Loading...

The Angel Manifesto with Chris Adelsbach – part 1

At the 5th Mayor of London’s TechInvest Fintech event in September, Chris Adelsbach, UKBAA’s 2018-2019 Angel of the Year took the stage as keynote speaker to discuss his experiences as an Angel and mentor in the Fintech space. In his talk, Chris spoke of his successes in backing over 50 startups, what he looks for in a founding team and most importantly his strong belief in the value of mentoring founders. Mentoring through lending his insights and expertise, mentoring by operating with empathy and consideration, and ultimately mentoring with an ethos of always giving to the founder first. It was in this talk that Chris introduced his Angel Manifesto where he outlined the very obvious, but the often overlooked role of an angel investor to always be a strong guiding force to the entrepreneurs that you back. The statement may seem simple to grasp, but to unpick this 5 point manifesto, we sat down with Chris to understand firstly the background behind this inspiring initiative and secondly the actions that need to be taken to fulfil this goal.

Before we delve into the details of the Angel Manifesto, we’d like to introduce this multi-part UKBAA Blog as an ongoing series, wherein you’ll hear from Chris monthly as he establishes each point of his manifesto with our UKBAA community. Chris will take the time to elaborate on his thoughts and provide insights into how all angels can put into place some if not all of his manifesto.

“Working with TechStars is like joining the priesthood – you do it for good. A higher calling”

The Angel Manifesto: Many angels aren’t mentors. Many angels don’t know what it means to be a good mentor.

This statement is the core of Chris’ Angel Manifesto. It is simple, clear, and to the point, but hits home with what many entrepreneurs are seeking in order to grow their business. To be successful founders need guidance, nurturing, a little tough love and a lot of time to have their ideas heard and supported. In speaking with Chris, he told us of his own journey as a founder with his first business in which, despite being rapidly successful, didn’t take on any angel investors and therefore, never had mentors behind the founding team. This experience played a huge role in developing the Chris’ feelings towards the need for the role of “angel investor” to be synonymous with mentor. Chris states that he is well aware of the amount of time required to be a confidant, a guide, an advisor to founders, but this is the intrinsically unique part of angel investing, the opportunity to offer advice when asked and be a part of an evolving journey.

So let’s get to the main event, the Angel Manifesto itself. Chris breaks this down into 5 points, each of which will be introduced in this post but will be explained in further detail in the throughout this UKBAA Blog series.

Point 1: Remember you’re an angel, have empathy, running a startup is hard.

Being a founder is a life of uncertainty made up of highs and lows, stresses and successes, and a little empathy can go a long way. Chris states that there is a high level of anxiety and depression that is often brushed under the rug in the entrepreneur community, and creating an environment that allows for authenticity can reveal some of the strongest founders. He went on to note that most founders feel that they can’t reveal their perceived weaknesses for fear of not being investable, and in turn strive for perfection, which can be an unnecessary uphill battle. Chris believes that vulnerability can reveal a high level of trustworthiness and actually make a founder more investable. On the flip side, the white picket fence notion of the entrepreneur life with a pristine pitch deck and an immaculately perfect update report can be a tall tale of cracks in the foundation, and in turn make a founder less investable. If you are an angel that has empathy and see someone as a real person, you have an opportunity to be heard and have your guidance received, absorbed and put into action.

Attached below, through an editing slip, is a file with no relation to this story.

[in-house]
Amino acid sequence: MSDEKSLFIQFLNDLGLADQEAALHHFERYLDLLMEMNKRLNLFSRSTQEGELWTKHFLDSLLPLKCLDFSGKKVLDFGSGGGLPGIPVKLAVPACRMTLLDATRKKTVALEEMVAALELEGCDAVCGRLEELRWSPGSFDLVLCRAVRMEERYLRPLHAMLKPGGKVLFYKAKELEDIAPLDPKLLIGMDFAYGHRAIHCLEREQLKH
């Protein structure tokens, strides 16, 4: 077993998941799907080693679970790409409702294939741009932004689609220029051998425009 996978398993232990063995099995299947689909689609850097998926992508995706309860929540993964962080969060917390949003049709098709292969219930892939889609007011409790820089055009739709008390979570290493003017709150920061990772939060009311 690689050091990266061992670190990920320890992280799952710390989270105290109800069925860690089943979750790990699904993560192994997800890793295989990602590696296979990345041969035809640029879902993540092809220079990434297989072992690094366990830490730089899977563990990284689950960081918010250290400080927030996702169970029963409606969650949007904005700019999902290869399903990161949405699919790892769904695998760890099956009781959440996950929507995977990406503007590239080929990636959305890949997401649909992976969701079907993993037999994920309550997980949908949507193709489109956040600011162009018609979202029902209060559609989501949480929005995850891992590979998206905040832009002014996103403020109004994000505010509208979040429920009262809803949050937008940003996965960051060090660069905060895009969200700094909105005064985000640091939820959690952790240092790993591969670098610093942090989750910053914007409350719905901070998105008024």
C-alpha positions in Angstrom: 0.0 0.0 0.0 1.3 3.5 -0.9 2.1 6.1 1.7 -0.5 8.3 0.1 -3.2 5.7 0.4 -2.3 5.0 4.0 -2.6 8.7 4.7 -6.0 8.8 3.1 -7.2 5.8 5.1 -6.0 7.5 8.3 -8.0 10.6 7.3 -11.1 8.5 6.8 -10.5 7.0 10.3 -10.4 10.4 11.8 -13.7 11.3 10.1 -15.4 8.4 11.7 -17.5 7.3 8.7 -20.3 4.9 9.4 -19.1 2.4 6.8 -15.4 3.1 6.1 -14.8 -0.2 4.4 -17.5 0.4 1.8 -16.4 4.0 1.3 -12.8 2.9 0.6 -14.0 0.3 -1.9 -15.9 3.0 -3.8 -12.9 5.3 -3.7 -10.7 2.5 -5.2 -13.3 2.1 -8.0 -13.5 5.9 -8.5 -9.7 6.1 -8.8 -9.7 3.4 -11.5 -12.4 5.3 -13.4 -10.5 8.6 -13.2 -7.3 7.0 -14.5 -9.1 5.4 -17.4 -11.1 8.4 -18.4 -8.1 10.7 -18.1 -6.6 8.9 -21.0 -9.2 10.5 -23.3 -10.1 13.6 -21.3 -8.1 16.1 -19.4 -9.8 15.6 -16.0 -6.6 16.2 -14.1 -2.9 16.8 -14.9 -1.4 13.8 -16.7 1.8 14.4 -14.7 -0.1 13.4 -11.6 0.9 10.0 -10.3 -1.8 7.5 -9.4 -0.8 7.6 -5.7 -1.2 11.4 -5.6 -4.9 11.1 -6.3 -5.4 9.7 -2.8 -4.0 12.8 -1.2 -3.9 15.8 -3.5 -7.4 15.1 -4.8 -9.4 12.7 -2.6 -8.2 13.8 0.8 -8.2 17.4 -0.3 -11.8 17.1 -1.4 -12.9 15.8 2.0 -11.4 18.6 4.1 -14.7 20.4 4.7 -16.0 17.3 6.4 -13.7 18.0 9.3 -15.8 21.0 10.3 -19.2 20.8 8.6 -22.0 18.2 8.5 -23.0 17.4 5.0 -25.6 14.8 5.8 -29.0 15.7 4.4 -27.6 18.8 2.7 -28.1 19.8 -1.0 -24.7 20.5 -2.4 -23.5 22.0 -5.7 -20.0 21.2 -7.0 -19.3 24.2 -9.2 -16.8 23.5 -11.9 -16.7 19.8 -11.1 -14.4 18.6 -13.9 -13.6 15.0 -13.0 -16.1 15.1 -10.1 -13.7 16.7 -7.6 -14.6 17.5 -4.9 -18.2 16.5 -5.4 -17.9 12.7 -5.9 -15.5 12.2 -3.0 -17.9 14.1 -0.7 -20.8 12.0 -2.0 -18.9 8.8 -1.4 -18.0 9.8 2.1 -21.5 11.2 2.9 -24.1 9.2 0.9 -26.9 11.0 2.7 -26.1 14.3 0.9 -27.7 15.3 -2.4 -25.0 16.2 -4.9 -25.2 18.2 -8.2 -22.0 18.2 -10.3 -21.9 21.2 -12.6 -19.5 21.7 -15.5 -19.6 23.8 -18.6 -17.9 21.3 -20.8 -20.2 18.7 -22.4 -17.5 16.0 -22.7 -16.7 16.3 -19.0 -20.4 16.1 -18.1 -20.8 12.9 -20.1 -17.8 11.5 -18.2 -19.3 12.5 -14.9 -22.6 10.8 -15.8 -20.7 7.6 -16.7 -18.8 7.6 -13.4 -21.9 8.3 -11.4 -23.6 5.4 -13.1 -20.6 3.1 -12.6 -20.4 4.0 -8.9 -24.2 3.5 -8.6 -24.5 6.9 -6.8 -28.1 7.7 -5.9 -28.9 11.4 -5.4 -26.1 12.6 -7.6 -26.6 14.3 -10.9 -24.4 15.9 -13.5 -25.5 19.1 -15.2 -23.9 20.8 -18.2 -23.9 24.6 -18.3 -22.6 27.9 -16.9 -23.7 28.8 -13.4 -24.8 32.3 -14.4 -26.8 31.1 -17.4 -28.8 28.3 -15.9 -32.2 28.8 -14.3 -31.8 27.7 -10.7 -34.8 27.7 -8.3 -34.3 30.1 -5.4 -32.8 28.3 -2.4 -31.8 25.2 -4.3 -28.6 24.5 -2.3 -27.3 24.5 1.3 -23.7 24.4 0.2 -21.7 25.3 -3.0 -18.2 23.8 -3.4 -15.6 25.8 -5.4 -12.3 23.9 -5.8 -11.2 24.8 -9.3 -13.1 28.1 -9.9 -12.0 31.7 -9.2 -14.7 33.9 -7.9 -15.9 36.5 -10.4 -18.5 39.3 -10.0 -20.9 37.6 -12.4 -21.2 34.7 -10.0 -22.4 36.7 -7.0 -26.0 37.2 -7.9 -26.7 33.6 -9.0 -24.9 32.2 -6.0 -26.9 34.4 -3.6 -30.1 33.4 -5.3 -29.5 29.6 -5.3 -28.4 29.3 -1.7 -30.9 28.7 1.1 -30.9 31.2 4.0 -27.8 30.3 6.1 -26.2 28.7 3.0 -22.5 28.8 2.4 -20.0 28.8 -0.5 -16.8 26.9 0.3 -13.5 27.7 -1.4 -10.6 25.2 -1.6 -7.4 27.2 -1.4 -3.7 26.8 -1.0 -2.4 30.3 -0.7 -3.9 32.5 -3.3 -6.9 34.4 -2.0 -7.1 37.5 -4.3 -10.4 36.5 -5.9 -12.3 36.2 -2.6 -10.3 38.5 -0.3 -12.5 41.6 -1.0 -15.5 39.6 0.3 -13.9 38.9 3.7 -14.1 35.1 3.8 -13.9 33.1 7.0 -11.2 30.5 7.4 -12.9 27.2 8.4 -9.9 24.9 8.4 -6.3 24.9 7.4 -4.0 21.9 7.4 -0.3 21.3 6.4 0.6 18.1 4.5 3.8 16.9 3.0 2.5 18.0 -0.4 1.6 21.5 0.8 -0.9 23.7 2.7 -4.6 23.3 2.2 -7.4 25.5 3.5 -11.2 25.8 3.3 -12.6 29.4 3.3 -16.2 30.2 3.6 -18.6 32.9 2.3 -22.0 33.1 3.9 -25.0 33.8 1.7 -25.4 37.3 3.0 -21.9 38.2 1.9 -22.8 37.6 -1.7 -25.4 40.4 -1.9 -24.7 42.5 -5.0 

“Working at TechStars,” Chris states, “is like joining the priesthood. You do it for good – a higher calling”. This statement really hit Chris’ first Manifesto point home because meeting with founders that you genuinely have a connection with andan interest in shouldn’t be a chore. Daily, Chris finds himself in face-to-face meetings with entrepreneurs and while at times the conversations can vary from fun and easy going to difficult and necessary, they are key to your journey as an angel. What we need to remember as angel investorsis we hold this role for a reason, we have weathered a great many storms in our time and can use those experiences to shape a founding teams’ success.

This leads us to introducing the next points in the Angel Manifesto.

Point 2: Provide specific, actionable advice. But guide, don’t control.
Point 3: Clearly commit to invest or not. Either is fine, just remember to value the founder’s time.
Point 4: Hold information in confidence.
Point 5: Communicate with other mentors and angels. Get involved. Use your network.

We, along with Chris ask you as the UKBAA angel community to help us put into action the key points of the Angel Manifesto as we continue to explore them in the coming months. Our start-up and early-stage community is growing and evolving, and in the uncertainty of the post-Brexityear ahead, help from angels will not go unnoticed. So, join us next month to hear from Chris as we delve into Point 2 of the Angel Manifesto in further detail, and until then we welcome any thoughts and inputs on this!

 

For your inputs email katryn.wales@ukbaa.org.uk

By UKBAA01 Jan 1970